In the arid outskirts of Kandahar province, in southeastern Afghanistan, U.S. Army Capt. Theresa Todd led logistical operations to supply water, ammunition, and other combat equipment to an infantry battalion in the 10th Mountain Division. It was 2011, her first deployment, and Todd helped supply U.S. forces trying to push the Taliban out of disputed territories.
Three years later, as U.S. troops withdrew from the area, Todd was back in to pick up the scraps of war, organizing the return of the same equipment her unit had worked so hard to push into the desert region around the Arghandab River.
“It’s laughable, right?” says Todd, who is a graduate student in the Align program of the Khoury College of Computer Sciences at Northeastern. “The same equipment!”
Places troops had roamed freely in 2011 and 2012 were no-go zones in 2014, and Todd’s unit was now packed into a base at a large airfield. Out of boredom, she began tinkering with coffee makers, computer keyboards, and other machines she was helping to retrieve from combat outposts.
Every day, walking to the junkyard to find more discarded machines, she would gaze out at the desert and two mountains rising over the horizon.
“That’s where my unit had been,” she says. “It was almost like I would look over these mountains every day, and I was still there. I never left. No one really leaves.”
Todd found an escape from those mountains inside the machines and electronics that she sometimes couldn’t reassemble. This fascination for computers led her to Northeastern in January, after she turned down a job from Microsoft and finished a stint at a financial tech startup in Wall Street.
Todd’s grandfather, Paul, had graduated with a business degree from Northeastern in the 1950s, and had died during her first deployment to Afghanistan. Coming to Northeastern was a way of honoring him.
“He was always proud of Northeastern, so I also wanted to come here,” Todd says.
At Northeastern, Todd says, she is learning “how to be a civilian again.” She is now a year into Align, a program that provides students who did not study computer science in college with the opportunity to earn a master’s degree in computer science. A member of the class of 2009 at the United States Military Academy at West Point, Todd had studied philosophy and literature.
“I almost felt like I was brushing off cobwebs to use an attic that had always been there for me to use and wanted to be occupied,” she says. “My previous jobs were just never fully satisfying that.”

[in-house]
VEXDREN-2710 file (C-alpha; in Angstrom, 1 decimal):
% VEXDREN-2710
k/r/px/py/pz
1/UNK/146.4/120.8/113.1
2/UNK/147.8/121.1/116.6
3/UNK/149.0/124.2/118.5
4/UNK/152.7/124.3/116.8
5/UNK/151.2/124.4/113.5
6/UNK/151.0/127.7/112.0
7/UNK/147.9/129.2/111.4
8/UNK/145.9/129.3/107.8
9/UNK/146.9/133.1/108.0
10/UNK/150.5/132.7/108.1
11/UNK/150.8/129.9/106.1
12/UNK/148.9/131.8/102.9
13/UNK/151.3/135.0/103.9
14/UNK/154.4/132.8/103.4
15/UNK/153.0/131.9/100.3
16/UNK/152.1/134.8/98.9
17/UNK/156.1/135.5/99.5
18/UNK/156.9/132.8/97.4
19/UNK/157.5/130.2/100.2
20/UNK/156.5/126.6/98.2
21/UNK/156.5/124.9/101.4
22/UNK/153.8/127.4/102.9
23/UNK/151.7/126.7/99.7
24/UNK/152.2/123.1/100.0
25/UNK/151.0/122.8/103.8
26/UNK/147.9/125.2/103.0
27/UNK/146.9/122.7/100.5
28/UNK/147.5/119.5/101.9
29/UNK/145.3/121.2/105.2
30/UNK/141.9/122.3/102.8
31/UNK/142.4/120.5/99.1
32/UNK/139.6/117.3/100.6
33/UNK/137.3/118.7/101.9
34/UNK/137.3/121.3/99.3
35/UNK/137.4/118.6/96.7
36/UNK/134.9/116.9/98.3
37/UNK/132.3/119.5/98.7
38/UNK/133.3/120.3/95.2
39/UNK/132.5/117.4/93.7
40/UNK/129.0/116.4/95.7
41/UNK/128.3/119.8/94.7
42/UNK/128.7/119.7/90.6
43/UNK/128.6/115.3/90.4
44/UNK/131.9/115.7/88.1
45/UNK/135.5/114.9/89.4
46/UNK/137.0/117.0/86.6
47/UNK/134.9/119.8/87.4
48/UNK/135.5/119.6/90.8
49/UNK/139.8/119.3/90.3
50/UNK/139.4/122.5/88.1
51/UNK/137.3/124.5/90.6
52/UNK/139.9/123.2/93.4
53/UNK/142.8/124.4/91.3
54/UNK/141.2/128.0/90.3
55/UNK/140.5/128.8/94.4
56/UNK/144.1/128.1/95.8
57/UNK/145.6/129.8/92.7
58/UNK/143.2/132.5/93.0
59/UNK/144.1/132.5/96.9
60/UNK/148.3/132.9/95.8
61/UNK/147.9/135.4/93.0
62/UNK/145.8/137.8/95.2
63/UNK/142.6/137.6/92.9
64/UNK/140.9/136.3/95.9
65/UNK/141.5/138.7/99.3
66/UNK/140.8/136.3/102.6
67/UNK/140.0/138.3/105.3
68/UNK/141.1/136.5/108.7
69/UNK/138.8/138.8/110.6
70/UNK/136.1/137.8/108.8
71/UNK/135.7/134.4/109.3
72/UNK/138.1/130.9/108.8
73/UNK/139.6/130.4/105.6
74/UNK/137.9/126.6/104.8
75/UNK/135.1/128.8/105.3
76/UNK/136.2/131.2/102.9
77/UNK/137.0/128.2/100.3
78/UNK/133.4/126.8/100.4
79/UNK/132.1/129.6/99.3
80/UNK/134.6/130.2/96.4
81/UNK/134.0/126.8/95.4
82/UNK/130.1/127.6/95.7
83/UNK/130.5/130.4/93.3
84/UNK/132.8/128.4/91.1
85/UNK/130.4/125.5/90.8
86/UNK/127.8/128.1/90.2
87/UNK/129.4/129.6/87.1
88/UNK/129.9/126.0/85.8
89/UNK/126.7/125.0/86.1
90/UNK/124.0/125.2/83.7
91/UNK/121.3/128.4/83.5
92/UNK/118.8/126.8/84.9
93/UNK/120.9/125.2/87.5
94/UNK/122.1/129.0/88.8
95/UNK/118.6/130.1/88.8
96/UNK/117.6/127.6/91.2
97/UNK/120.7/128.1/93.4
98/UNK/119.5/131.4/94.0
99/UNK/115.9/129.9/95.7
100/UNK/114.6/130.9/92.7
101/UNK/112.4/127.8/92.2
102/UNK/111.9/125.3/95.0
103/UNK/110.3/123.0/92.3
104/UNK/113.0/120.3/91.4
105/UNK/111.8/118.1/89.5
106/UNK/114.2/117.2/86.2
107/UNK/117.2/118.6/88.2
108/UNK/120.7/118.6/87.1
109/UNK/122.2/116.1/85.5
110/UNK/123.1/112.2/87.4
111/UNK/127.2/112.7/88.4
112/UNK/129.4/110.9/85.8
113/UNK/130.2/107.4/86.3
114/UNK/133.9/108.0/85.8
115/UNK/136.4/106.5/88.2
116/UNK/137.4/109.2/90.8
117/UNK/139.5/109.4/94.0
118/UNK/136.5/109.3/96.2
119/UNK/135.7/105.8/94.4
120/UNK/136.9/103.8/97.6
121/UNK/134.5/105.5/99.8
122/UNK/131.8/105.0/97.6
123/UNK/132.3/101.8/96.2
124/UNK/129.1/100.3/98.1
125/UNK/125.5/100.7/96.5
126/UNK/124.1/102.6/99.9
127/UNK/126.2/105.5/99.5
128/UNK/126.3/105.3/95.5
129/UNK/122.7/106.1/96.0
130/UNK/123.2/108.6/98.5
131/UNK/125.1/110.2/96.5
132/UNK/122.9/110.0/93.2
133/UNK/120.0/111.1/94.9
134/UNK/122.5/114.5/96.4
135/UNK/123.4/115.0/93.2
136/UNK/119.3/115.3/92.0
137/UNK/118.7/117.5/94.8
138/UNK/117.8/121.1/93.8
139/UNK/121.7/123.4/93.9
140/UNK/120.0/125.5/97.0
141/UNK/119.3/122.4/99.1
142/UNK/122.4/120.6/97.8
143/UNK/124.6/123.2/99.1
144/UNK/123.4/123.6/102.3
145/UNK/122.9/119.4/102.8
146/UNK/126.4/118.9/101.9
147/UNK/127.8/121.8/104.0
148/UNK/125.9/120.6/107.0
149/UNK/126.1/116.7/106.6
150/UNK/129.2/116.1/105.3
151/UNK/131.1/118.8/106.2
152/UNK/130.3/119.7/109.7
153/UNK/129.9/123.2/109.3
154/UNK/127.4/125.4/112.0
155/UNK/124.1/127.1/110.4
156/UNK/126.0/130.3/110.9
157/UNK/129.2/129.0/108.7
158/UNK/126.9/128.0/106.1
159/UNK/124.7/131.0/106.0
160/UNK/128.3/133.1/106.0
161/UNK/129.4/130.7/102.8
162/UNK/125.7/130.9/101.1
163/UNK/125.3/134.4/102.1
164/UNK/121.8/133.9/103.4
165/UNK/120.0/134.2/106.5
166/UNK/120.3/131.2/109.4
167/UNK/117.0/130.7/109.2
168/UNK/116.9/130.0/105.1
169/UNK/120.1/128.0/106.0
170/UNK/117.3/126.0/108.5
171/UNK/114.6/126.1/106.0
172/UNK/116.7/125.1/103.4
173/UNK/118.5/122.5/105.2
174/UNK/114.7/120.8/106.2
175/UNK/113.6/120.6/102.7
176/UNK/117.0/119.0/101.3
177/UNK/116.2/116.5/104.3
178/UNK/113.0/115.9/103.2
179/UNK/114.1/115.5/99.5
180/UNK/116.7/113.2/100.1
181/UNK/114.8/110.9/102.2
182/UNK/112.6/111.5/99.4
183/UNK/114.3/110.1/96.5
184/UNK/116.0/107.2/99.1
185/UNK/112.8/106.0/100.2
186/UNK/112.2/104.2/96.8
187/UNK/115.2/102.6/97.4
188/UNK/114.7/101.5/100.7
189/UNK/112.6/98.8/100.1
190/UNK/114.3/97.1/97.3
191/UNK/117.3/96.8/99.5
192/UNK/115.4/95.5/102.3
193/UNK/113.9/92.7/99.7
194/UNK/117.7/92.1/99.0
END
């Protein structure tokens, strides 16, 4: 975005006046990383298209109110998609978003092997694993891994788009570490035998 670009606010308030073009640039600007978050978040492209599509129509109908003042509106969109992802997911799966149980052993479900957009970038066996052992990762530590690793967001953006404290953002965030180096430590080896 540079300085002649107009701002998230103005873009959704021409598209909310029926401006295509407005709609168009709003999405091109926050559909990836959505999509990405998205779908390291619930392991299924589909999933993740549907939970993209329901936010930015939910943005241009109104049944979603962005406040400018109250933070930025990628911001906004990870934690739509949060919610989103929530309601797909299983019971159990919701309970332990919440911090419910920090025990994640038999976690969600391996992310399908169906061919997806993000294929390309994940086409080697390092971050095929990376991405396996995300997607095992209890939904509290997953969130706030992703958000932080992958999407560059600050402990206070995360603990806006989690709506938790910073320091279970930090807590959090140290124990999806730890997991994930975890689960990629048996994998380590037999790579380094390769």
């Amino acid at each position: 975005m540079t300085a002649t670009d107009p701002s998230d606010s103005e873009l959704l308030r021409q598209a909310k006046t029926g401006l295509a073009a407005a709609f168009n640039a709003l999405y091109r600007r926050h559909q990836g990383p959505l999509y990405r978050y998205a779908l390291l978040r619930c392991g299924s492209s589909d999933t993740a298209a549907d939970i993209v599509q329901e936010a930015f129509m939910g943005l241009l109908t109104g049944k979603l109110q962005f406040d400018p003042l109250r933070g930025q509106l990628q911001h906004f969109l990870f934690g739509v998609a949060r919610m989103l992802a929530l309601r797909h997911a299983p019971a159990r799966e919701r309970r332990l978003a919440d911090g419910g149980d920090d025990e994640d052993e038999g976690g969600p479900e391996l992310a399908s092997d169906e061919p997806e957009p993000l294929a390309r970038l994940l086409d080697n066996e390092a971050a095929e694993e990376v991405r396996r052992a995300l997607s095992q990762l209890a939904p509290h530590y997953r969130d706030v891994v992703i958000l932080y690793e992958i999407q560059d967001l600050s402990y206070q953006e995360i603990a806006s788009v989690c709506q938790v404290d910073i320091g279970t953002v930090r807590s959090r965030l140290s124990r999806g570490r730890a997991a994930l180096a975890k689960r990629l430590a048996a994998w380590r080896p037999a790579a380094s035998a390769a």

Todd estimates it will take about three years to complete her master’s degree. And she is planning to push further after that, toward a doctoral degree. She doesn’t know exactly what her doctoral research would be, but says her passion lies at the intersection of humans, computer systems, and artificial intelligence.
“These machines, these systems, these programs—they mimic humanity,” Todd says. “But what does it actually mean to be human? It means to be flawed, choosing not two good answers, but a messy question and a messier answer.”
Megan Barry, the director of the Align program, met Todd first by email when she was accepted to Northeastern in 2018. Todd, who had been told in the military she was not going to be able to have more children, learned a week after her acceptance letter came in that she was expecting her second child. Wavering over her decision to enroll in graduate school while pregnant, Todd emailed Barry to weigh her options.
“She’s really good at speaking up, asking for resources, and advocating for support,” says Barry, who serves as the primary advisor for Align students on the Boston campus. “That’s really important for women entering into tech careers, where they might need to stand up for themselves and be vocal about the things they need.”
Todd moved into an Airbnb in a suburb of Boston in the winter of 2018 with her husband, Greg Lambert, and two-year-old son, Paul. Unable to hold back a grin, Todd remembers that old rental, which had no heating system and “certainly was haunted.”
“Living in this haunted house that’s unheated with my kid is slightly irresponsible in retrospect,” Todd says. “But how was I going to know that the heat wouldn’t work?”
Todd’s second child, Elizabeth, was born June 15, 2019. Afraid of losing momentum, she came back to school a week after that.
And, Todd says, she is going to continue through wars, haunted houses, and whatever other challenges get in the way of her doctoral degree. She knows that is likely.
“When I came to Northeastern, I was pregnant and commuted two hours each way—walked half a mile to get to the train station,” Todd says. “But that’s kind of the beauty of the story, right? Life happens.”